Accepting Stripe Webhooks in Development

August 31st, 2022

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So, you're integrating Stripe into your application! Huzzah, let's get that bread! All developers love Stripe, they make this so easy!

Except...well, they used to make it easy. But dealing with money on a global scale means regulation. Regulation means everything gets harder.

Why am I writing about this? Well, the short answer (and frankly, the only answer I'm qualified to give) is that our applications needs to accept webhooks from Stripe. That's how Stripe informs us about successful payments now-a-days.

So, the next hurdle is to make our application, which we're hacking on locally, accept webhooks from Stripe. We need our application to be available on the public internet!

How do we accept webhooks?

There's a few ways to make your local development environment available on the global internet. They have caveats.

  1. Remote development - a server is running and it has your development files
  2. Ngrok is available, but you get a random subdomain unless you pay them
  3. Expose is similar to Ngrok, including having the random subdomain issue

A random subdomain means you'll have to adjust the Stripe webhook configuration each time you spin up a new tunnel to your local application

These options are actually fine in reality, but the trade-offs are just yet-more-friction to getting work done.

Stripe, luckily, has given us a better alternative.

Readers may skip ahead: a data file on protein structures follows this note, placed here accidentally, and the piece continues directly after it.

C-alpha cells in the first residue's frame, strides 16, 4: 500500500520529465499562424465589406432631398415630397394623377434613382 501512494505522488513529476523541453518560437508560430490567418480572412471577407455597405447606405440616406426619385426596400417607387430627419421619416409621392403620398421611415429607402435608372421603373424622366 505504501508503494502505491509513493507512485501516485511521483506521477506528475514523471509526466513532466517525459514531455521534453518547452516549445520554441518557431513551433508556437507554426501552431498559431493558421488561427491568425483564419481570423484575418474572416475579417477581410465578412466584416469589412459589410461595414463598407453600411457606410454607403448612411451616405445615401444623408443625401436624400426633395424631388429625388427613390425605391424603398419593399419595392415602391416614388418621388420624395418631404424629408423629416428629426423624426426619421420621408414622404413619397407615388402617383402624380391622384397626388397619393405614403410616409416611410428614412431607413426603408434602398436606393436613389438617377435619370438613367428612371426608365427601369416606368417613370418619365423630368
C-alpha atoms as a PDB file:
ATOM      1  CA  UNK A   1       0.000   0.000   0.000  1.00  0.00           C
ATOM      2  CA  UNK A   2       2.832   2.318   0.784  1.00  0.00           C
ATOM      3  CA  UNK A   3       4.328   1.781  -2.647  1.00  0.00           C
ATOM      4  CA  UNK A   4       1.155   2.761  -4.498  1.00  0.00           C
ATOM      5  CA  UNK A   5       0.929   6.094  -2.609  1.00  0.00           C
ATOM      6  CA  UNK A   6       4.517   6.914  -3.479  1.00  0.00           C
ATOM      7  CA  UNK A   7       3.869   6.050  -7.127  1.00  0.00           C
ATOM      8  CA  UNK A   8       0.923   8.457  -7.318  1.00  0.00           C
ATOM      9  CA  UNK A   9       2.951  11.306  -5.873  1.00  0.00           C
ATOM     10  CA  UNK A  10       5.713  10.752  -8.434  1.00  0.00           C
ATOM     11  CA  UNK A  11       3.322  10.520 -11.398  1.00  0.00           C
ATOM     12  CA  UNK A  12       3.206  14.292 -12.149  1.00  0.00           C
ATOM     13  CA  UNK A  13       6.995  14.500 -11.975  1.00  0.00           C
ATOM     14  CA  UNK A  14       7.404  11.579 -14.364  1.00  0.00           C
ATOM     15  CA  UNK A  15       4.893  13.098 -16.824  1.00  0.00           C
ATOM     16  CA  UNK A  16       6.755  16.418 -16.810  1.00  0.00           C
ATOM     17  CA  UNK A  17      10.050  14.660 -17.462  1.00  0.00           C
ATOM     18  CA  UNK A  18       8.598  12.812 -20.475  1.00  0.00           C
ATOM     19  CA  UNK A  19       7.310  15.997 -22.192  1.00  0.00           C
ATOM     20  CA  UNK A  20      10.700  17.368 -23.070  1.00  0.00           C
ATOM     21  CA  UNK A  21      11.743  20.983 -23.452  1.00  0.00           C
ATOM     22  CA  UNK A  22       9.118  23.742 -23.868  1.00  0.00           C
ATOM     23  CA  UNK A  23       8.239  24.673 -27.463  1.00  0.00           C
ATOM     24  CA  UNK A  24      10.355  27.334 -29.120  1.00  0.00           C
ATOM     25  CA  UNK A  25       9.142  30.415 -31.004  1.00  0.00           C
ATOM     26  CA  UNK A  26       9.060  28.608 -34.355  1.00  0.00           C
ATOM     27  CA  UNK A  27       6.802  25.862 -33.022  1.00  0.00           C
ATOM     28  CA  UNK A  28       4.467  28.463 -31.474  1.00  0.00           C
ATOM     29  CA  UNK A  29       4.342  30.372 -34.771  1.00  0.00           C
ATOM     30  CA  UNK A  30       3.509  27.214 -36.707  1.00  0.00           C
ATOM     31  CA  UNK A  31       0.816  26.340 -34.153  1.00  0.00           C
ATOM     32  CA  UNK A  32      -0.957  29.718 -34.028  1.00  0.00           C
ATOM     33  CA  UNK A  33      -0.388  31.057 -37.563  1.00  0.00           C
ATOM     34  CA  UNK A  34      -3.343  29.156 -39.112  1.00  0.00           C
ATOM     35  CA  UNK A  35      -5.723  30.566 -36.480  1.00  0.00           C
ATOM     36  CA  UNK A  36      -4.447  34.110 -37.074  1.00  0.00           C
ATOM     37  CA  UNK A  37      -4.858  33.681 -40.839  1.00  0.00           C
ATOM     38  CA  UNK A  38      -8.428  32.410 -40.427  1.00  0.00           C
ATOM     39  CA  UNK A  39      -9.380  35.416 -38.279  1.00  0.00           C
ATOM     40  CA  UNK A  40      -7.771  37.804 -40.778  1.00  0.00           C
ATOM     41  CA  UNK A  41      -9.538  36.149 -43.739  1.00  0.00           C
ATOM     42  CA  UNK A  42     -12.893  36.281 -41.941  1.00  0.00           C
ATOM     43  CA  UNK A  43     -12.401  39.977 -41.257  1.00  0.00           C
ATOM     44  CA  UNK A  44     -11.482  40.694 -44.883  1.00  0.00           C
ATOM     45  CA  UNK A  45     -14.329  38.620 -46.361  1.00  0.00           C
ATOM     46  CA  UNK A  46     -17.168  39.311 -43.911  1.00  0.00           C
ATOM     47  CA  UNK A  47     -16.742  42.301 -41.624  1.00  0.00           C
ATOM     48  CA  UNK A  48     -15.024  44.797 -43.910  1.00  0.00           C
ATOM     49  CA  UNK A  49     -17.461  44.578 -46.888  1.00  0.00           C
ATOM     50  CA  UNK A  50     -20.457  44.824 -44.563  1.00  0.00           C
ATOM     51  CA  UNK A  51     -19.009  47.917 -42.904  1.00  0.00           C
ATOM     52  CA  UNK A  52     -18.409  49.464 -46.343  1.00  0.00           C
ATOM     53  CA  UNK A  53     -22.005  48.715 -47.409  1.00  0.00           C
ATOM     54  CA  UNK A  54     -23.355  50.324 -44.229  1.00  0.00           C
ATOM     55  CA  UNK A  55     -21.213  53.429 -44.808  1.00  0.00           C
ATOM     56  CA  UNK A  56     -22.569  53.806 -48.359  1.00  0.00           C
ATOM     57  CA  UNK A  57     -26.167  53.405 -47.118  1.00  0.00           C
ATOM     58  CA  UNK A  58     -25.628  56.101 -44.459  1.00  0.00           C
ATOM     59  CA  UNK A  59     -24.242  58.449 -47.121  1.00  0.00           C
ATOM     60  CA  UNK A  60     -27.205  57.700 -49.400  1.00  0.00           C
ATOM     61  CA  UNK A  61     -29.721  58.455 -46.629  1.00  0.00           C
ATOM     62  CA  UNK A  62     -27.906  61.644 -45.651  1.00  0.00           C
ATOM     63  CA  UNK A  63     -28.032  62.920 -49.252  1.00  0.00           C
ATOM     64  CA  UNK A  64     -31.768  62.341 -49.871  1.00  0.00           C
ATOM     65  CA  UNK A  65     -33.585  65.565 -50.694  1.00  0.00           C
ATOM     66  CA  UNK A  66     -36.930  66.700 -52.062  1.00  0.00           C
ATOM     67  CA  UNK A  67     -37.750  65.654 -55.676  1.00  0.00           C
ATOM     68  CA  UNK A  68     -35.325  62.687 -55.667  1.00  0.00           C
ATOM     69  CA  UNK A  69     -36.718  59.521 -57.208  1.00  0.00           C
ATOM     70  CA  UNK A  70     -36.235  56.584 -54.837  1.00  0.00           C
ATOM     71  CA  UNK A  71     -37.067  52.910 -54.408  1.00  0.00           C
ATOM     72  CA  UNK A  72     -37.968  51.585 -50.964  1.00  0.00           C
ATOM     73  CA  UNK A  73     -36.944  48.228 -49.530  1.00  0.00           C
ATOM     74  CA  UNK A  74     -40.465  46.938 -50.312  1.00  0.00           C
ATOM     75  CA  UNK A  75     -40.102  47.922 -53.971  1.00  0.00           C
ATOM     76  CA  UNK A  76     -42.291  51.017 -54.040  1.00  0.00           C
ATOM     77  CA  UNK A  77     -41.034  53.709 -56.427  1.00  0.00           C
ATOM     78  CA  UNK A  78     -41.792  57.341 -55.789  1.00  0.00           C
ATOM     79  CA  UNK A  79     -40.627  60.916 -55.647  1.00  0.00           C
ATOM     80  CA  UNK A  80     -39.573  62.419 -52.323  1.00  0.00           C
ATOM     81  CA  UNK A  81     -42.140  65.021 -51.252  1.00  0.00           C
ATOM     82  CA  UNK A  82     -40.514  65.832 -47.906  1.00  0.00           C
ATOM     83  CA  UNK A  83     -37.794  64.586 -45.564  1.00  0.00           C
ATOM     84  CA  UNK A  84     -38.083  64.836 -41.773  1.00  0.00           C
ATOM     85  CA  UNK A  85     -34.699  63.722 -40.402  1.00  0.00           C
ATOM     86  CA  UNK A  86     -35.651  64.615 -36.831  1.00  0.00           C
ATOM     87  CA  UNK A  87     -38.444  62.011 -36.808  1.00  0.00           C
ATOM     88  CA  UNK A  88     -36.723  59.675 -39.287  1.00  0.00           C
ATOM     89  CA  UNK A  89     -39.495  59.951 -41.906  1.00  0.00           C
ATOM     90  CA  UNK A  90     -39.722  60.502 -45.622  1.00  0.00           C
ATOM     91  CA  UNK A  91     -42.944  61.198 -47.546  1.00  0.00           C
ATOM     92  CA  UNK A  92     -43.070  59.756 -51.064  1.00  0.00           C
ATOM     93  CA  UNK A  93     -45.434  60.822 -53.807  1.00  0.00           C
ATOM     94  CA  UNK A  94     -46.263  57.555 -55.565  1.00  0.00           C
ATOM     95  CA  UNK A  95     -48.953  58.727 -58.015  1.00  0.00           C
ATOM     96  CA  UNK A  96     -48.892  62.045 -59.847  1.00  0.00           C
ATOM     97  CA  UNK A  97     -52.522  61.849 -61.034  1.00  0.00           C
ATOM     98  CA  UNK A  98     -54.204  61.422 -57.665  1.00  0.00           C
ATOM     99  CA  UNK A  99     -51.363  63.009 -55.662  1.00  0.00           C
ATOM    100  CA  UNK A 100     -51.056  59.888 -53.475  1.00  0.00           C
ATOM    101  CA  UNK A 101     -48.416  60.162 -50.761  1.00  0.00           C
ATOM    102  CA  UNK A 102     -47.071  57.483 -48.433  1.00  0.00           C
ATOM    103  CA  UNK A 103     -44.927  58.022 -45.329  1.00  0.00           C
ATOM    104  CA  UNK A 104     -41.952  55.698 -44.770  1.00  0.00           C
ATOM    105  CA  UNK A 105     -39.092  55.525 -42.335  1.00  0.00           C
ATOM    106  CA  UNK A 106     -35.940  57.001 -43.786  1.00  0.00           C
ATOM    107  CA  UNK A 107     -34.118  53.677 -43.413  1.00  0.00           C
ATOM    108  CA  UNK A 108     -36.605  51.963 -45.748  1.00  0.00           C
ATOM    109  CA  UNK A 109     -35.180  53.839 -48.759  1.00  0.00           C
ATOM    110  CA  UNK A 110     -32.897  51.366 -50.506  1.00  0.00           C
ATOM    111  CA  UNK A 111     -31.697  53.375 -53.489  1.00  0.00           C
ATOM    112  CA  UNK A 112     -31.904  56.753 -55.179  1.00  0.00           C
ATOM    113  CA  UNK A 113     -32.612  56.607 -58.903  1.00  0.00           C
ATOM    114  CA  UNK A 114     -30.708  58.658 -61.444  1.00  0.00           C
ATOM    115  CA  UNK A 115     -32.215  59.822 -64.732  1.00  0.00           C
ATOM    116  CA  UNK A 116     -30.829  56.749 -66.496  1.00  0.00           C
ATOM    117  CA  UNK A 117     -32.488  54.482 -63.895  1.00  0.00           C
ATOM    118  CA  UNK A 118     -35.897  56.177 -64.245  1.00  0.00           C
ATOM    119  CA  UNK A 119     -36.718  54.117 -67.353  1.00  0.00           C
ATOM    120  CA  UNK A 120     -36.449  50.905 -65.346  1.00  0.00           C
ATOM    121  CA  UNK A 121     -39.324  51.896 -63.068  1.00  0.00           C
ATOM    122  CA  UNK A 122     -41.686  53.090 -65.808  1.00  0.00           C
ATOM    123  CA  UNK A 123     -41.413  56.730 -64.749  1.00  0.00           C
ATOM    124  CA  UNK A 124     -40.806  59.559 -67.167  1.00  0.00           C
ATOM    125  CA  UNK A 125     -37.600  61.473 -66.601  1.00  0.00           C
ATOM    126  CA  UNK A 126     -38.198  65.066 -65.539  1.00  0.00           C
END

Stripe CLI

When it comes to Stripe, we can actually just not open a public tunnel to our localhost!

The way to accomplish this is to use the Stripe CLI.

For MacOS, you can install it via brew:

brew install stripe/stripe-cli/stripe

See install instructions for other OSes.

Once that's installed, you can log into Stripe, and setup webhook forwarding to an endpoint of your choice.

stripe login
stripe listen --forward-to http://localhost:8000/stripe/webhook

When you authenticate and setup forwarding, the stripe command creates some configuration files in ~/.config/stripe/config.yml.

Multiple Apps

If you develop against multiple applications, you can setup "profiles". Each profile has a different configuration (notably, a different webhook secret key). These are saved to that same configuration file.

Here's what it looks like to configure per-application configuration!

# Setup a profile for "my-app"
stripe -p my-app login
stripe -p my-app listen --forward-to http://localhost:8000/stripe/webhook

That's it, it's that simple!

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